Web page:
Students may not even realize they are taking part in cheating by sharing their past exam and quiz materials online, Dzik said.

Under University policy, most professors tend to own the material they develop for a course, according to an emailed statement from the University. Members of the administration, including Dzik, are creating messaging to inform students about this policy and the rules around spreading material online.

Regardless of a student’s intent, copying materials from these sites violate the University’s conduct code.

“I think they’re really deceptive,” Dzik said regarding the tutoring sites. “What they’re essentially doing is often setting a student up to … cheat. And sometimes the students, I don’t even think, realize that they’re sort of being duped into believing that it’s a study site versus a cheating site.”

Students who accept responsibility for cheating can choose to participate in the Academic Integrity Matters (AIM) program to change their disciplinary records. The program can be different for each student but may include completing online time management modules or apologizing to their professors, said Koopmeiners, who coordinates the program.

According to Koopmeiners, AIM has seen an increase in students using the program this year. The program is on track to have 99 AIM meetings this year, up from 67 meetings last year.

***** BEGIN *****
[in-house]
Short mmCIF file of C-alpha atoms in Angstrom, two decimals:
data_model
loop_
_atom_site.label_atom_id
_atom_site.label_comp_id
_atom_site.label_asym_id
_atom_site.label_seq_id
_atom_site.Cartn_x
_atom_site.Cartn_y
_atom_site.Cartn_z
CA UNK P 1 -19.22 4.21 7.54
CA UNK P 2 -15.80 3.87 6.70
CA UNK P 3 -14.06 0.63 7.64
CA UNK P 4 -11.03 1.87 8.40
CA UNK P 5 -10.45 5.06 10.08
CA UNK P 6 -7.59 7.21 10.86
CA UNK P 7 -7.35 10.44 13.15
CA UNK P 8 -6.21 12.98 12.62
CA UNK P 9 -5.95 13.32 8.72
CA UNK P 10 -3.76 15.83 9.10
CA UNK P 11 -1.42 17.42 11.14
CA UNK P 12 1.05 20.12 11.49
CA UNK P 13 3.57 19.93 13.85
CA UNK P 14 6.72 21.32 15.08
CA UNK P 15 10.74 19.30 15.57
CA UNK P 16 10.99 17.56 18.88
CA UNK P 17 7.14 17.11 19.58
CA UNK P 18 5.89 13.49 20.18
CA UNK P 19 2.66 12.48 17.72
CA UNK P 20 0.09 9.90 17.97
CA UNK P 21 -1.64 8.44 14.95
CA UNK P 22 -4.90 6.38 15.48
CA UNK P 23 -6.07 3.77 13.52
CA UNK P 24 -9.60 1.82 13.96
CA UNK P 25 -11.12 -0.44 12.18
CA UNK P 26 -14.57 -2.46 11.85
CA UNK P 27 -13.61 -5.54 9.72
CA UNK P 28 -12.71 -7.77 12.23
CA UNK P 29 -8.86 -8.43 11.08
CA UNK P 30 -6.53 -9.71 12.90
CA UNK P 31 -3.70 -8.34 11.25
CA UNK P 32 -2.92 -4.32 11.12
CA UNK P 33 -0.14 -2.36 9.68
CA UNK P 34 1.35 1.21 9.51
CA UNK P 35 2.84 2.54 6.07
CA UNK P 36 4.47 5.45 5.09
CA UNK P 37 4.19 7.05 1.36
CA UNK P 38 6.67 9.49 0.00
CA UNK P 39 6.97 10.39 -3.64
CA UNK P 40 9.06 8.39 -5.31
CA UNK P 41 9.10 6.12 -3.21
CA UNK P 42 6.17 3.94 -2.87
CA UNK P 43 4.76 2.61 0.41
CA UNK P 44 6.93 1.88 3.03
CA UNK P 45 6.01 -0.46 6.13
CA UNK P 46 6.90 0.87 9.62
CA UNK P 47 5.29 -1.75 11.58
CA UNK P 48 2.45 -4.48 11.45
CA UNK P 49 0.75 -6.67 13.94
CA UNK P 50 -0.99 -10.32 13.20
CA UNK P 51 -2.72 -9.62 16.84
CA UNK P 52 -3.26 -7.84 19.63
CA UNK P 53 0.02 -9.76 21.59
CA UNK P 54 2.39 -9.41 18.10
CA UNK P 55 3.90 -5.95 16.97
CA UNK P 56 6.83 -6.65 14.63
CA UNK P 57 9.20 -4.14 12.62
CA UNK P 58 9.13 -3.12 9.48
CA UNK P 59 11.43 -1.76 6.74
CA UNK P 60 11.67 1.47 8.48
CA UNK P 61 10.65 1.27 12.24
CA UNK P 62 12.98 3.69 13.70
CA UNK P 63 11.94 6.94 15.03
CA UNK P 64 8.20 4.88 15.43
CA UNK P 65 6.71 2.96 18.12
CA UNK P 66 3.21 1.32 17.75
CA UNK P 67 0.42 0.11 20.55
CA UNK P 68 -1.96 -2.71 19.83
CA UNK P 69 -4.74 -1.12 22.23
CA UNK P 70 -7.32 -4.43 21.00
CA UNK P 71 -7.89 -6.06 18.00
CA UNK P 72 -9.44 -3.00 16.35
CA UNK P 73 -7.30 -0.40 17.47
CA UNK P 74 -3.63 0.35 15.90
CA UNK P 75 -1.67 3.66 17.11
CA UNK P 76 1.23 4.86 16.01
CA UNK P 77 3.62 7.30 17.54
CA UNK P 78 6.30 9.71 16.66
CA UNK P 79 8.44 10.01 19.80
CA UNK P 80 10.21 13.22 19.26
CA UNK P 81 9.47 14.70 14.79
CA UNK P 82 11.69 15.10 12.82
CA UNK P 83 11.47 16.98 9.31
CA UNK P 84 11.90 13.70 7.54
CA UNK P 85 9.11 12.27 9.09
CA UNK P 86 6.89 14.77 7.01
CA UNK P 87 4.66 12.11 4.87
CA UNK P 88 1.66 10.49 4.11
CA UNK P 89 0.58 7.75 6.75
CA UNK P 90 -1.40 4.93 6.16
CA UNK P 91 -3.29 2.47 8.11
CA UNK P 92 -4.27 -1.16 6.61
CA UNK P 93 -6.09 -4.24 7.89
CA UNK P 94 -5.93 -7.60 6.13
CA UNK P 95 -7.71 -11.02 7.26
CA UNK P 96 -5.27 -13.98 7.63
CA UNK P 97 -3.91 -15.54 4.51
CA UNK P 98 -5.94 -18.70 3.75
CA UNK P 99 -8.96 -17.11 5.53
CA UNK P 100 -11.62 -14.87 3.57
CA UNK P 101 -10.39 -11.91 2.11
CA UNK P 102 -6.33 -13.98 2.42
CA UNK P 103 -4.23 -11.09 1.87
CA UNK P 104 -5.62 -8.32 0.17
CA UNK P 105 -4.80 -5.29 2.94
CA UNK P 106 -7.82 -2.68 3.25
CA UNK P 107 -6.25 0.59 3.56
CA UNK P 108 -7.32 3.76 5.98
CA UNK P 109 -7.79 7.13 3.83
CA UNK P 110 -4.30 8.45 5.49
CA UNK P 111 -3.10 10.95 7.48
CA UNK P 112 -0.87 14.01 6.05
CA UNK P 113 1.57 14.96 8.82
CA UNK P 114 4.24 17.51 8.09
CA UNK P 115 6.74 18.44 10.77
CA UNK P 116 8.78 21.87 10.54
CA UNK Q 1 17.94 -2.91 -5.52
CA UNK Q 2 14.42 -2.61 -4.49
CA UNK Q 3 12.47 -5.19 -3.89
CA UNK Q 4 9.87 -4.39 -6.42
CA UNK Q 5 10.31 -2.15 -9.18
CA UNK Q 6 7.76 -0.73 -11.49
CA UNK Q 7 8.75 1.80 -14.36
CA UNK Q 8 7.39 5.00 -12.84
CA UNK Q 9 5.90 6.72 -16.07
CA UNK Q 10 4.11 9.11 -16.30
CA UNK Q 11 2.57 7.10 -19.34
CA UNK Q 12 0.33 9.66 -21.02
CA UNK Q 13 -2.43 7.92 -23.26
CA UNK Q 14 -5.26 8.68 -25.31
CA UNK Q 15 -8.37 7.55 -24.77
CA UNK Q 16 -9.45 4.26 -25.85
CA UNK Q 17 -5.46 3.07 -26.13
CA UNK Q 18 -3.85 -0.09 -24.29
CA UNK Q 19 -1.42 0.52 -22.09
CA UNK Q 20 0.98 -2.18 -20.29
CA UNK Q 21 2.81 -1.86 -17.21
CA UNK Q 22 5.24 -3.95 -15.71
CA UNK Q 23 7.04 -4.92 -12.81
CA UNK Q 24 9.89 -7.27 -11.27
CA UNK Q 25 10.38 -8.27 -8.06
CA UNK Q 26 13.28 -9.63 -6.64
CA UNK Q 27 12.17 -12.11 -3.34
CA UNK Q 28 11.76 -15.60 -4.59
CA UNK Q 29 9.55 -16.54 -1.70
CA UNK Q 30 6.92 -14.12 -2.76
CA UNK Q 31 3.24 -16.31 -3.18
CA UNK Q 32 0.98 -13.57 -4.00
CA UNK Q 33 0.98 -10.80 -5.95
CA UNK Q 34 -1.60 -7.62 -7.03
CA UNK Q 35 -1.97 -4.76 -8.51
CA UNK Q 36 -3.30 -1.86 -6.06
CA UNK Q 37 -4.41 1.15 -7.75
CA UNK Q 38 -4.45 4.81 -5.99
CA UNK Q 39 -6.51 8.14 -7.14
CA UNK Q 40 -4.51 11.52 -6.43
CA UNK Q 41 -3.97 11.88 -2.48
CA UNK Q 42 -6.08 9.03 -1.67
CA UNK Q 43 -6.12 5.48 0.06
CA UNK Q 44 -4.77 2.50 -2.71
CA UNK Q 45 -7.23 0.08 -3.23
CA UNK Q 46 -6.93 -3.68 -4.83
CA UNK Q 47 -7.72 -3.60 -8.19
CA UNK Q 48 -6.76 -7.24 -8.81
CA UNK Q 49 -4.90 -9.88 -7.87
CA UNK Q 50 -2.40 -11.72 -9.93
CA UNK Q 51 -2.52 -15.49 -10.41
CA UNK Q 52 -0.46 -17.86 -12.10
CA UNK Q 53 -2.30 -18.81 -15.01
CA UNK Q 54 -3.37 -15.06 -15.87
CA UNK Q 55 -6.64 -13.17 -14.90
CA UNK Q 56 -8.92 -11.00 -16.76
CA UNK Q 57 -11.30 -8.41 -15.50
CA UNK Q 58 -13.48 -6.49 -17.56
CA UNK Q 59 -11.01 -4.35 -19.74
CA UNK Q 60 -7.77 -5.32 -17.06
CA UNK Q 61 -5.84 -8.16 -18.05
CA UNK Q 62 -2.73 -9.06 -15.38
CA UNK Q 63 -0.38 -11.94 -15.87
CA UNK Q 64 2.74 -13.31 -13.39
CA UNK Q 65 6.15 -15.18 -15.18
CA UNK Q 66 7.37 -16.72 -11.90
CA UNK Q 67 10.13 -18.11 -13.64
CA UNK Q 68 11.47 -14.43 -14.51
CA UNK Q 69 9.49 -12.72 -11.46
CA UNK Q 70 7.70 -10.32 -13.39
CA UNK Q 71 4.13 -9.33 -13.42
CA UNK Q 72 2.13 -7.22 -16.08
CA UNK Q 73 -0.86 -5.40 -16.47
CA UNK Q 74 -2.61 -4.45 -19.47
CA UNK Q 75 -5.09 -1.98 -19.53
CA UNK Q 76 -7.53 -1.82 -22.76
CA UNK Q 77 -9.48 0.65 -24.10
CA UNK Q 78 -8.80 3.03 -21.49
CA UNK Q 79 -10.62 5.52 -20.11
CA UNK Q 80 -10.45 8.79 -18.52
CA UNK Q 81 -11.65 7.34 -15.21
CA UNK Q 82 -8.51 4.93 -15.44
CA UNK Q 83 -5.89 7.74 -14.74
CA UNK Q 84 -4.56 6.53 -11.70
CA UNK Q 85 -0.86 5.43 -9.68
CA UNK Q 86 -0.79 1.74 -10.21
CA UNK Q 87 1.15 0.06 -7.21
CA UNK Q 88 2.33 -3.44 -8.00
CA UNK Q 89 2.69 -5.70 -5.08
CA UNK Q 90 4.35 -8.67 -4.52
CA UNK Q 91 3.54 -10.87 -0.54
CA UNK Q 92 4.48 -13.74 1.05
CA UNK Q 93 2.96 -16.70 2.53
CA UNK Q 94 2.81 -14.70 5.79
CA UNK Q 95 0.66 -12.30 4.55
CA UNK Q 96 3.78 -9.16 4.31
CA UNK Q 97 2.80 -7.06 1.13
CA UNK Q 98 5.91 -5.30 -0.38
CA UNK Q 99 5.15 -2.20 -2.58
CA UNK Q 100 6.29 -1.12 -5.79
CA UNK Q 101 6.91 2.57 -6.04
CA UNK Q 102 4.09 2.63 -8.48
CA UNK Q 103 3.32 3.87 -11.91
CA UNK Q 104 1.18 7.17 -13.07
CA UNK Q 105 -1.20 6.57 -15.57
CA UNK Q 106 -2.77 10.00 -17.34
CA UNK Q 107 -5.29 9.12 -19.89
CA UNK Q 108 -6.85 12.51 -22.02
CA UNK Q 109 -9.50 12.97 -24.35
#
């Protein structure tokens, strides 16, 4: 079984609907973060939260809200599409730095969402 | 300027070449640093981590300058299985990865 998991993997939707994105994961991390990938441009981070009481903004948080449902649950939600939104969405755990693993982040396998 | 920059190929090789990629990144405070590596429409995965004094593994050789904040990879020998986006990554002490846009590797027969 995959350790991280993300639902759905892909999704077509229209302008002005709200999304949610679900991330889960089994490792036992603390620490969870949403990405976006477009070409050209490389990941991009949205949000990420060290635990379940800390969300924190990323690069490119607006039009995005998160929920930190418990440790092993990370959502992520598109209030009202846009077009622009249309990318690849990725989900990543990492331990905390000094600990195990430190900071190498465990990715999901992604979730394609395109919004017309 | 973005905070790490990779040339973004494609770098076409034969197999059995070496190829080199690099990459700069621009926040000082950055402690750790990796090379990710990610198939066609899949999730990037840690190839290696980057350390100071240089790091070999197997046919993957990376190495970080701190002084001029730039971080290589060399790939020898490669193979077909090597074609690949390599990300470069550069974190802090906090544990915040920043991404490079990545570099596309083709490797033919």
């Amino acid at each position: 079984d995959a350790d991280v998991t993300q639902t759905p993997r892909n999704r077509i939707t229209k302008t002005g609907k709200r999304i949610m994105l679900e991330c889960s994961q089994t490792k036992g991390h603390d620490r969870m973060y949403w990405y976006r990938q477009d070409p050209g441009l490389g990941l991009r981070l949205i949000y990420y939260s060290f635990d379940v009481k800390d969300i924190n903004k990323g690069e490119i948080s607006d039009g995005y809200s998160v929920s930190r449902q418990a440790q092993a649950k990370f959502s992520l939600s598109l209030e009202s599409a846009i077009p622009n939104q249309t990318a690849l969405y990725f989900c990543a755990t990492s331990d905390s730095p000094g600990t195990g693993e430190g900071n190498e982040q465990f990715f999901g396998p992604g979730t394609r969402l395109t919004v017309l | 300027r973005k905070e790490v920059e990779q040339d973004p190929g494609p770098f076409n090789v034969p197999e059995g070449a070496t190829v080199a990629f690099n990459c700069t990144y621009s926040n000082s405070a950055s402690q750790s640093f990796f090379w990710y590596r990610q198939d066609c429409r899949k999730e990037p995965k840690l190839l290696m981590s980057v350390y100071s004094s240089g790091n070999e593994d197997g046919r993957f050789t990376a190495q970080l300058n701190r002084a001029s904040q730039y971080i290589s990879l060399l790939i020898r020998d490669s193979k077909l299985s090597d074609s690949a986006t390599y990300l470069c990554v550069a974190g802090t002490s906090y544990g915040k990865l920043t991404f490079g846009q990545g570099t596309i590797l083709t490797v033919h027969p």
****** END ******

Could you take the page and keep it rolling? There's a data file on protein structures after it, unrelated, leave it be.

“This pandemic has brought out a lot of stress. Students who may not have had a lot of experience with online courses are now forced to do all of their courses online. We have students in different time zones who are getting up in the middle of the night to complete their classes,” Koopmeiners said. “So I think that there’s a lot of issues at play here, but I do think stress and pressure comes, you know, I think that’s probably the main reason.”

The University is not alone. Other schools nationwide have reported increases in student cheating, including Texas A&M University.

The chair of the Student Academic Integrity Committee (SAIC), Kenneth Leopold, said he was not surprised to see an increase in cheating during the pandemic. SAIC is a group of students, faculty and staff who advise the University administration on academic integrity.

“The pandemic has been difficult for everyone. By saying so, I certainly do not mean to condone or justify cheating. I’m just saying that unfortunately, hard times can sometimes make people compromise their own principles,” Leopold said in an email to the Daily.

For students struggling with course material, there are resources available at the University, including Student Academic Success Services and Student Writing Support.

“A university degree ought to be backed by substance. Cheating undermines learning and therefore dilutes the substance. Some may say that they only cheat in courses they’re required to take but don’t care about,” Leopold said in the email. “As someone who has been in academic settings since the 1970s, I can tell you that you never know what facts or ideas from your past will pop up and become significant. Cheating just reduces the depth of knowledge and experiences one has to draw from later on.”